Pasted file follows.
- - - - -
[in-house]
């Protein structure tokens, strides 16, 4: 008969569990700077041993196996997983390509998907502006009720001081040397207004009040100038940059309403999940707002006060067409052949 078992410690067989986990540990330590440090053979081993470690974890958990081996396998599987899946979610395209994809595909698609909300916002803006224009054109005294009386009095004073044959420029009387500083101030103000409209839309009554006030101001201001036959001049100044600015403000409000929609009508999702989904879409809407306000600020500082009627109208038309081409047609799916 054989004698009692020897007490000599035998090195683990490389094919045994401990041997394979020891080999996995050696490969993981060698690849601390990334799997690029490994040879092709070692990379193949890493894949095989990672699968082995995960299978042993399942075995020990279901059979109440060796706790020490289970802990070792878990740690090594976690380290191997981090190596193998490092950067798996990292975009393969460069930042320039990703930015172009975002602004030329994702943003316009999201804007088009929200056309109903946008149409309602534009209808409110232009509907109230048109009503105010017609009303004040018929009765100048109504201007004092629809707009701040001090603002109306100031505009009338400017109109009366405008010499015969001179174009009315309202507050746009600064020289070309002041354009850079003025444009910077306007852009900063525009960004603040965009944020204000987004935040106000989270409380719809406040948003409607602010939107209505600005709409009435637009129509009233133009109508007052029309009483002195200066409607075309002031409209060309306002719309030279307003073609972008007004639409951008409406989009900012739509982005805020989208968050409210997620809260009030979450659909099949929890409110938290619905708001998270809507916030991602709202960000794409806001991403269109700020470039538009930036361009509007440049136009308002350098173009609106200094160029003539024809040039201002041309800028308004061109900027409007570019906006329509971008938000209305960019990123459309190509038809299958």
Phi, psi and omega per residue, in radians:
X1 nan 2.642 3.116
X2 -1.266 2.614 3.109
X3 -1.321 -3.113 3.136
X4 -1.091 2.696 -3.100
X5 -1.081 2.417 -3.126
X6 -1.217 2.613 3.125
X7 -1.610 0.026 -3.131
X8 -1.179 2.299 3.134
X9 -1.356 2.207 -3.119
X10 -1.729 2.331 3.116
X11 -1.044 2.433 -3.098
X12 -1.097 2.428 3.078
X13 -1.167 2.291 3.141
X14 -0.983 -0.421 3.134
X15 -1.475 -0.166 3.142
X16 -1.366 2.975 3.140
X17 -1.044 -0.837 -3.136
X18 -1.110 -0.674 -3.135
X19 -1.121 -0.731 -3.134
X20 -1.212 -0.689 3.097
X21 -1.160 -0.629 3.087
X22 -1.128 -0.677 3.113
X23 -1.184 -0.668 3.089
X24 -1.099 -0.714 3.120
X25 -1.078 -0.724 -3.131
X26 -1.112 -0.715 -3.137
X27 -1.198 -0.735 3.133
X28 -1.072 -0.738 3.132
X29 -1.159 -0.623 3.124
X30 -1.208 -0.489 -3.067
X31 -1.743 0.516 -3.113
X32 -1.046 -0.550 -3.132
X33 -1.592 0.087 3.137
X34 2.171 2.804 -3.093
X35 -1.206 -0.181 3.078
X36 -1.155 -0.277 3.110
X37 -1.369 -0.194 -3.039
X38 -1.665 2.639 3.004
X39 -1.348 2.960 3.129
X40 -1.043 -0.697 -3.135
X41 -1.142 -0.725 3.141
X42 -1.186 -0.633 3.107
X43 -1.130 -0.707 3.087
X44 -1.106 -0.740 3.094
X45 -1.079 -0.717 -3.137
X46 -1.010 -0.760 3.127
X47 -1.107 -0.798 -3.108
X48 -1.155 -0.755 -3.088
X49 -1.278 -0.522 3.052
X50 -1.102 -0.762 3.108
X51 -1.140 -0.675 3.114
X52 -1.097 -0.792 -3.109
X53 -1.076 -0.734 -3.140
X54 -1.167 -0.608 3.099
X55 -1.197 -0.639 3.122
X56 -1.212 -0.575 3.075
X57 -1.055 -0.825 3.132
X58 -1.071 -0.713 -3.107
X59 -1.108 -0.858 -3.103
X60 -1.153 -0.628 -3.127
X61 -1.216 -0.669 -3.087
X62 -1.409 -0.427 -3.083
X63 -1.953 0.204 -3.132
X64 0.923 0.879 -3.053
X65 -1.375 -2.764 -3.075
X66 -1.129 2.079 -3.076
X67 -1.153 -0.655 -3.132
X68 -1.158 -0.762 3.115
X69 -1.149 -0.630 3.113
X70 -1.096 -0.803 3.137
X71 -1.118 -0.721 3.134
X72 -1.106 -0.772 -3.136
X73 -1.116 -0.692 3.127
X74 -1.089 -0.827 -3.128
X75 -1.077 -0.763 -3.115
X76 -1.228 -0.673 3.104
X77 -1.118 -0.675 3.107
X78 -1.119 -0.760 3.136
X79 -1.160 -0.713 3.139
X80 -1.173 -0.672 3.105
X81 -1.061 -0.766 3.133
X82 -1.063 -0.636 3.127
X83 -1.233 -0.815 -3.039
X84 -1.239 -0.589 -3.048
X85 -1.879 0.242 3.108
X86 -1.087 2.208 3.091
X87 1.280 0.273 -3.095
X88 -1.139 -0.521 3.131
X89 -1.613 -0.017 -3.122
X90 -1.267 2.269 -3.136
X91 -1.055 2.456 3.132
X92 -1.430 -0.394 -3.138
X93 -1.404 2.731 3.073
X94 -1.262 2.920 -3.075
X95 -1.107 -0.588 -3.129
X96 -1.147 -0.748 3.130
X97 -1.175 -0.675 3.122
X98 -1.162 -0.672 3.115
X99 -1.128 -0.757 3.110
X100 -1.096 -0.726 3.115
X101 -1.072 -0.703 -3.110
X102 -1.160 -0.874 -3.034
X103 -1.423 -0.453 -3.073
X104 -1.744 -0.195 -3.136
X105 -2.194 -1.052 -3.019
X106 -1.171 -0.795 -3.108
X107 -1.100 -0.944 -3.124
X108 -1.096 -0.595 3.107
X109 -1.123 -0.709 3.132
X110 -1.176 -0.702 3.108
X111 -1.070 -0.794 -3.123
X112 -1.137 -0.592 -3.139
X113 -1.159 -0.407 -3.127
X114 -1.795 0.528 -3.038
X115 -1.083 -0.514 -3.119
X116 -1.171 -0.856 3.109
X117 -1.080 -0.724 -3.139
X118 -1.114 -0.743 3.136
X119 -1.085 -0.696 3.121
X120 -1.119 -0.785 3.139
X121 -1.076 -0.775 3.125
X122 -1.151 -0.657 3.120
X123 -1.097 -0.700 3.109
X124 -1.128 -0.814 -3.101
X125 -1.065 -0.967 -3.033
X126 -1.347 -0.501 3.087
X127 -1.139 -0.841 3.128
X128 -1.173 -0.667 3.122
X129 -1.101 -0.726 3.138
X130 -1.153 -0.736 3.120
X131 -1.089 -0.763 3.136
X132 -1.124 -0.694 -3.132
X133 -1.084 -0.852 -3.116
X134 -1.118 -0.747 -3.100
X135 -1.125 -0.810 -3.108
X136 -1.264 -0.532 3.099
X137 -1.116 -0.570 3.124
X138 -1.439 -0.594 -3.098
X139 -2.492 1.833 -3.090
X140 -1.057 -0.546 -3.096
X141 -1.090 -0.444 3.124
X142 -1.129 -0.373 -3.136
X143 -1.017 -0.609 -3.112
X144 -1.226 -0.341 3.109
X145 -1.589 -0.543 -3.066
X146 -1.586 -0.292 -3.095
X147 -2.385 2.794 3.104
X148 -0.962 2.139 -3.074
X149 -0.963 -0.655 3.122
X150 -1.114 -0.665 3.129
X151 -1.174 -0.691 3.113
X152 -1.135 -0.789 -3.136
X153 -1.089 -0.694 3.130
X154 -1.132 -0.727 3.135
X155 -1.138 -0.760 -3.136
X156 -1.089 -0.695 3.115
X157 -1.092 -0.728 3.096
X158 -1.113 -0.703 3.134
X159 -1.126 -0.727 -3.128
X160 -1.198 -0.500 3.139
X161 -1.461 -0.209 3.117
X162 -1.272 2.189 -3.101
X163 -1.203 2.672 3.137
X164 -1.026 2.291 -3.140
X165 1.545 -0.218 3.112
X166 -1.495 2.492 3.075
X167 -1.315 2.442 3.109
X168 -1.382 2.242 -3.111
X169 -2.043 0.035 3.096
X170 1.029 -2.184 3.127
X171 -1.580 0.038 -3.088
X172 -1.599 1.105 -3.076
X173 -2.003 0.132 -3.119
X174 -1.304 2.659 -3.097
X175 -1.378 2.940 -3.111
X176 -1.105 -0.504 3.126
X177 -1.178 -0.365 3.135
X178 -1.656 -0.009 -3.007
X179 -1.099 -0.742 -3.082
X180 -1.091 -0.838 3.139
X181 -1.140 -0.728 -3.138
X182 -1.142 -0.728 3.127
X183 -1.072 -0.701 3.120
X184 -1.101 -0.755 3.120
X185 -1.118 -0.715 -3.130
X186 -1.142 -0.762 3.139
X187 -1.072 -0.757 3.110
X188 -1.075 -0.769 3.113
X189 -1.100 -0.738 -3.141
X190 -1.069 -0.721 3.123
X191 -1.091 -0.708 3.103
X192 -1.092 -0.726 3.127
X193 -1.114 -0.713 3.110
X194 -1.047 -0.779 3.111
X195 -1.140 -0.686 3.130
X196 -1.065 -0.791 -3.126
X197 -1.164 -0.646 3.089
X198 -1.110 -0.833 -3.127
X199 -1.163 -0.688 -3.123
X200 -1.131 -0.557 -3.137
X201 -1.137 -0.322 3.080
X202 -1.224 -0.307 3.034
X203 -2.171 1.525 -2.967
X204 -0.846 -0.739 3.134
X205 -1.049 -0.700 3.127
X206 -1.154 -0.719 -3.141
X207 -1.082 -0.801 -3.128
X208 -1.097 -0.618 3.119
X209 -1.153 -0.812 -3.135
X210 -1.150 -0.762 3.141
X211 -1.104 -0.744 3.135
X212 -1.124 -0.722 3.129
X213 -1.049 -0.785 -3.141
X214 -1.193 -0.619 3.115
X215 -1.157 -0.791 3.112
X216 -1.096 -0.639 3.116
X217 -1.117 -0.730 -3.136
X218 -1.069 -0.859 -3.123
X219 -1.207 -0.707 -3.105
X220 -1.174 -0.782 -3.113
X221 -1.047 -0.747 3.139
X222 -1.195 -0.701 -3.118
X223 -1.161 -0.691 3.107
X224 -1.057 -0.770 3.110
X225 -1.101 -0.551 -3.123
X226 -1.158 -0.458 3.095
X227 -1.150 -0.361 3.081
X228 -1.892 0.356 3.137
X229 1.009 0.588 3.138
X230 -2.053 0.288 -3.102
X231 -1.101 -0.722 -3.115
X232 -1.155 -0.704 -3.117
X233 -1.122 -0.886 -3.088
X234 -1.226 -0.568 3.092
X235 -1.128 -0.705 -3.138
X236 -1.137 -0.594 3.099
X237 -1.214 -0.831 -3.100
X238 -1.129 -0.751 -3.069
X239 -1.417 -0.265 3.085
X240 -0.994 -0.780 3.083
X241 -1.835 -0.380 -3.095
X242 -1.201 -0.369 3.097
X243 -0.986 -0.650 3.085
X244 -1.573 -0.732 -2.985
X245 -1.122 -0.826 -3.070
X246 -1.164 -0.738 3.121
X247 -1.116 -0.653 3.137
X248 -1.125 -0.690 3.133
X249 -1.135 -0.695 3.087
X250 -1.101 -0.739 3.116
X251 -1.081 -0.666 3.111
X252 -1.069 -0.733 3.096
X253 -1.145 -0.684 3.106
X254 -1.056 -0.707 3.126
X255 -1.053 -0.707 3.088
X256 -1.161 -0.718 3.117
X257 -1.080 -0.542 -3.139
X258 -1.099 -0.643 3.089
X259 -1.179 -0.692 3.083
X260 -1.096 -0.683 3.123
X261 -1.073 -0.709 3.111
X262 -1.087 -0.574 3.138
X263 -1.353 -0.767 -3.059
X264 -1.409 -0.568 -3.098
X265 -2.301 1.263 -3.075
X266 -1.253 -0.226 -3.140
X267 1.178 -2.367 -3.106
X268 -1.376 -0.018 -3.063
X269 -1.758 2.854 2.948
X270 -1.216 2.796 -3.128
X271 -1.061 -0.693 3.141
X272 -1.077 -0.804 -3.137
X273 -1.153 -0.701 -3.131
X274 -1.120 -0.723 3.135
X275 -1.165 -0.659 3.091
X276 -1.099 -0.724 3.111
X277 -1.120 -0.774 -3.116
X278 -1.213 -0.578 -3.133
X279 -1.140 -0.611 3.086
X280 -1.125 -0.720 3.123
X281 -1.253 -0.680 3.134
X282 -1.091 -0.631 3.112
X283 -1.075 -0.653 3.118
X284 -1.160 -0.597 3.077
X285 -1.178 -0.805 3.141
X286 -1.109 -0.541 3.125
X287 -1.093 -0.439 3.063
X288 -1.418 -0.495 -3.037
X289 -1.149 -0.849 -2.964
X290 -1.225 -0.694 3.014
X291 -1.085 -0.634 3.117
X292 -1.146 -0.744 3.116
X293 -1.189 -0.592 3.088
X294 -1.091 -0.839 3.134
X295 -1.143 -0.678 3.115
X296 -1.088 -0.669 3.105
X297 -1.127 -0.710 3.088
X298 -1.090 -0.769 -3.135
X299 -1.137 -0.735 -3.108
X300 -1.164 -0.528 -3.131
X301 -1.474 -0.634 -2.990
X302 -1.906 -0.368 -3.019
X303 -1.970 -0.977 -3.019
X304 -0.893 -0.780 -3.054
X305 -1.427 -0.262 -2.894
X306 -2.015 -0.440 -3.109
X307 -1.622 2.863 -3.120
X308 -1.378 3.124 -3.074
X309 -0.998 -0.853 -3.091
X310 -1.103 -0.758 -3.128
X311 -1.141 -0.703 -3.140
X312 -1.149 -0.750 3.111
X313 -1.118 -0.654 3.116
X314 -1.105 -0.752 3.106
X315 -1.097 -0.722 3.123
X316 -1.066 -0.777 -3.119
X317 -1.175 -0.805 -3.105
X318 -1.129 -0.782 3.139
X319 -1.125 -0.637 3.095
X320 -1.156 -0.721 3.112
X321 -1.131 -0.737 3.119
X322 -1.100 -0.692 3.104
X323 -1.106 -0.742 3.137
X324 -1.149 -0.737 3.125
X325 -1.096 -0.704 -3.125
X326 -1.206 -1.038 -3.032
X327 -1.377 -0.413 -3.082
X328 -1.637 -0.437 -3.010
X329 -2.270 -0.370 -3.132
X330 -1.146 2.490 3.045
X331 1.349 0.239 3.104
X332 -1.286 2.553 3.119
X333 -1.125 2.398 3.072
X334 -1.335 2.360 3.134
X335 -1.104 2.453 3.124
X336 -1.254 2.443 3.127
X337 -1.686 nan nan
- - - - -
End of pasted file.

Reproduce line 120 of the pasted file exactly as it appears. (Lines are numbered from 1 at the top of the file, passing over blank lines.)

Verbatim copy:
X117 -1.080 -0.724 -3.139